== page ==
Koreatown’s suddenly famous beer joint is shaking up L.A.’s culinary scene. Oh, and the fries are awesome.
It’s 9:30 on Sunday morning, and Jimmy Han quickly sweeps the black concrete floors, stopping only to wipe away beads of sweat: Last night was Beer Belly’s biggest night ever, and he has a pretty good guess at what drew the crowd. “Yesterday was National French Fry Day,” he smiles. Not exactly a bank holiday, but still, famed Los Angeles food critic Jonathan Gold included Beer Belly’s Death by Duck Fries on a list of five L.A. dishes for the occasion. Even in the quiet, sunny morning, it’s easy to imagine this casually cool wood- and metal-clad space—a converted tire shop—buzzing with fry-crazed foodies, mmm-ing over metal pails of crisp strings, topped with crispy duck-skin cracklins and smothered in duck confit, before sliding them through a thick berry condiment, a sweet counterpart to savory perfection.
The man behind the fries, Chef Wes Lieberher, saunters in, double-fisting Powerade and water; he greets Han and heads to the kitchen. He’s tired, too. For both, the banner night was the sum of a two-year whirlwind that’s landed Beer Belly atop restaurant lists, earned critics’ favor and even captured national airtime on the Food Network’s “Diners, Drive-ins and Dives.”
Beer Belly’s skyrocket was entirely unexpected; Han says its popularity was the biggest surprise he encountered opening his first restaurant. It’s the sort of statement that might bristle veteran restaurateurs; after all, Beer Belly was his first brush with the food world.
A Koreatown native and a real estate guy with a thing for craft beer, Han wanted to turn his hobby (cracking open bottles and drinking along with online reviews, eventually collecting hard-to-find vintages and joining The Bruery’s rare-beer Reserve Society) into a new path. His vision was just a small mom-and-pop beer bar in his otherwise brew-vacant neighborhood—a family business with his wife that would support them and his infant daughter. Above all, it had to be affordable, not only to suit the area, but to be as recession-proof as possible. “The Korean culture is very ‘work hard, play hard,’ so there are a lot of places open late at night, a lot of karaoke bars, a lot of clubs. People in Koreatown love to eat and drink, so there’s a nice mini-economy of nightlife.”
He’d find a new after-hours niche with the beer angle, and, determined to be “hyper-local,” turn his taps over to Los Angeles breweries. “Two years ago, I wasn’t sure I could fill up 12 taps with local brews,” he says. But while Beer Belly took flight, so did beer in Los Angeles. “Now there are so many breweries, I basically have everyone on a two-week rotation.” SoCal taps from Eagle Rock, Haven and Smog City are regulars, and the cellar list holds gems like a 2006 Pike Old Bawdy Barleywine.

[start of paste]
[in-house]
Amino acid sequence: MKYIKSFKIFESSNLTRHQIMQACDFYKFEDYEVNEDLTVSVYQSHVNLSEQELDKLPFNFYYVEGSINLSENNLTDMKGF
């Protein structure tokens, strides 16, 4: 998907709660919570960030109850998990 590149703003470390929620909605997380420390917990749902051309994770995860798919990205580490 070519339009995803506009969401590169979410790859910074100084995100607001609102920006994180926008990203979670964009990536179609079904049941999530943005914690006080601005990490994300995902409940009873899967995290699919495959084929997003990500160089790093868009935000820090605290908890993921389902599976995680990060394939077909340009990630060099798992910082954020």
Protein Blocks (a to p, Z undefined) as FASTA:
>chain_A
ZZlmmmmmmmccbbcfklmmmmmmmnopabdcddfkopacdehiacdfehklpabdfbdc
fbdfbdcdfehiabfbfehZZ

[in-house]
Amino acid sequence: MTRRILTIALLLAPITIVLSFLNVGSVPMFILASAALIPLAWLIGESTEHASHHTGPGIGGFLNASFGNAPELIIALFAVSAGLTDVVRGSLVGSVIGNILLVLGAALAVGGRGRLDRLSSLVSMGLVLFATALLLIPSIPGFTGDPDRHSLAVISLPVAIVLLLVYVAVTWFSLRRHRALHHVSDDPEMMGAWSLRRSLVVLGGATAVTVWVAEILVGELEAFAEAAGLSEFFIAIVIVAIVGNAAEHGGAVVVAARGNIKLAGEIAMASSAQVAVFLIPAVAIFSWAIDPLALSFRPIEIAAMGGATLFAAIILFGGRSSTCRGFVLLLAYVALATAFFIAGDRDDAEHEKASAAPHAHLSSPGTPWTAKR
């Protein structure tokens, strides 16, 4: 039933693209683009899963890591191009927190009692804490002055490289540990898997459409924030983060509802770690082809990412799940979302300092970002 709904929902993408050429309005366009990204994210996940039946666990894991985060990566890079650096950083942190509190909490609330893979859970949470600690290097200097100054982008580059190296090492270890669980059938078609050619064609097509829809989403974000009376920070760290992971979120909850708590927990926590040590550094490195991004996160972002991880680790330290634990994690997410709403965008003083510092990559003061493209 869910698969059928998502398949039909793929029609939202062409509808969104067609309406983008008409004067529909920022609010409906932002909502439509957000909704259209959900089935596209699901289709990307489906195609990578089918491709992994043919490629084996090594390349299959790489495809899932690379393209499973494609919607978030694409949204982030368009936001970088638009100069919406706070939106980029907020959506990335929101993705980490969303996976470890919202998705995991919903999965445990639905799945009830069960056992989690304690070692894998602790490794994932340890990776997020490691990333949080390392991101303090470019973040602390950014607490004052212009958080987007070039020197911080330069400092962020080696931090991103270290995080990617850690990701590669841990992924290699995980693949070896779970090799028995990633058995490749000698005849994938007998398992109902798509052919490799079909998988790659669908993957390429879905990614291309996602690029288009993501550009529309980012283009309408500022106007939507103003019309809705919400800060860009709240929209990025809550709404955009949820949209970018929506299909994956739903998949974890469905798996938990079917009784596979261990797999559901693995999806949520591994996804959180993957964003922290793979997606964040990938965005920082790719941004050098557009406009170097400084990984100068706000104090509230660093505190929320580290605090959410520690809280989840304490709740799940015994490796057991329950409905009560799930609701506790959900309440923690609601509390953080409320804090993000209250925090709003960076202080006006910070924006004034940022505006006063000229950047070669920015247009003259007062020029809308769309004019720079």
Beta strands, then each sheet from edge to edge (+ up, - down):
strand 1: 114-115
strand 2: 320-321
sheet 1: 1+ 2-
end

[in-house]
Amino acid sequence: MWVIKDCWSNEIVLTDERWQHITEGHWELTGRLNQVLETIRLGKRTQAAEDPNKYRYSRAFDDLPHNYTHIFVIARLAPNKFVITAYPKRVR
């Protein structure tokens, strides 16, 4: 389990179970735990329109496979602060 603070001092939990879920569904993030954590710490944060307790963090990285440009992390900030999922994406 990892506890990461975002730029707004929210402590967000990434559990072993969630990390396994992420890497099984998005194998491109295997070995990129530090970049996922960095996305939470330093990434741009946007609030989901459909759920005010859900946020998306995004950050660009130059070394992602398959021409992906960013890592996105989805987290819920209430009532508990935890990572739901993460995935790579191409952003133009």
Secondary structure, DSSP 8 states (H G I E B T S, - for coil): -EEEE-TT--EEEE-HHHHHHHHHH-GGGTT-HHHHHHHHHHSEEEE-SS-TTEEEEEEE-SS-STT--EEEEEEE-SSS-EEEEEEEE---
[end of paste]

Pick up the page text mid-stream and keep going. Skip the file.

A foodie in his own right, Han met Lieberher at an L.A. sausage company (“Jimmy was my best customer,” Lieberher remembers). Han invited him to see Beer Belly, and when the young chef dropped by a week before the opening, he found Han in the kitchen rolling meatballs. “He said, ‘My chef didn’t show up.’ I told him I would help make him a menu, and he could see if he liked it.”
Lieberher’s classically trained in a hard-knocks sort of way: He learned the ropes in the humming kitchen of a family Italian restaurant in Philadelphia, later landing a sous chef (then executive chef) position plating upscale French cuisine for the white tablecloth set. There, he honed his skill with duck, now a Beer Belly motif from those duck-topped fries to the melty Duck French Dip. He also learned to cook with wine, a precursor to deftly splashing beer in his dishes. The sausage shop brought him to L.A., but it’s Beer Belly that’s keeping him here: “I’ve accepted that here I’ve found my niche in food,” Lieberher says.
That niche is a divine brand of beer-friendly comfort cuisine, and in a city known for “skinny,” Lieberher embraces the literal beer belly with fly-in-the-face-of-fitness indulgences. After all, who could resist a four-layered grilled cheese sandwich, warm Cheddar, Asiago, Gruyere and goat cheese oozing over crisp, smoky bacon; the lightly toasted, buttery bread still crisp against a thick drizzle of maple syrup? The oft-overrated gourmand mac and cheese is also a revelation here: Skillet-served and shareworthy, each heavy forkful of Fontina, Provolone and gooey basil beer whiz gets a crisp lift from bacon breadcrumb sprinkles and a sweet honey swirl. Lieberher is masterful with beer as an ingredient, from simple statements like a witbier-battered fish to expressive octopus in a brew-infused twist on a Bordelaise sauce. His falls-off-the-bone short rib soaks in Eagle Rock Solidarity for hours; the black English mild stands as the neutral background to deep-hued, tender slow-cooked meat; spicy chipotle snaps it into the moment. “It’s fascinating how much you can do with beer,” he says. “It’s probably the coolest ingredient I’ve ever come across.”
In spring, the restaurant’s beer got a few cool ingredients of its own. Patrick Rue, founder of Orange County’s The Bruery collaborated with Han on an anniversary beer, FUBRue (For Us, by Rue). The two scouted neighborhood Korean markets for inspiration, eventually landing on black sesame seeds, jujubes and azuki red beans; Rue brewed the beer and blended it with his own Oude Tart, a sour Flanders red ale. Han calls it a Korean-American brew, noting the fruity notes from the red beans and touch of toast from the sesame seeds easily married the sour. It’s just another success that’ll keep the world buzzing about Beer Belly. •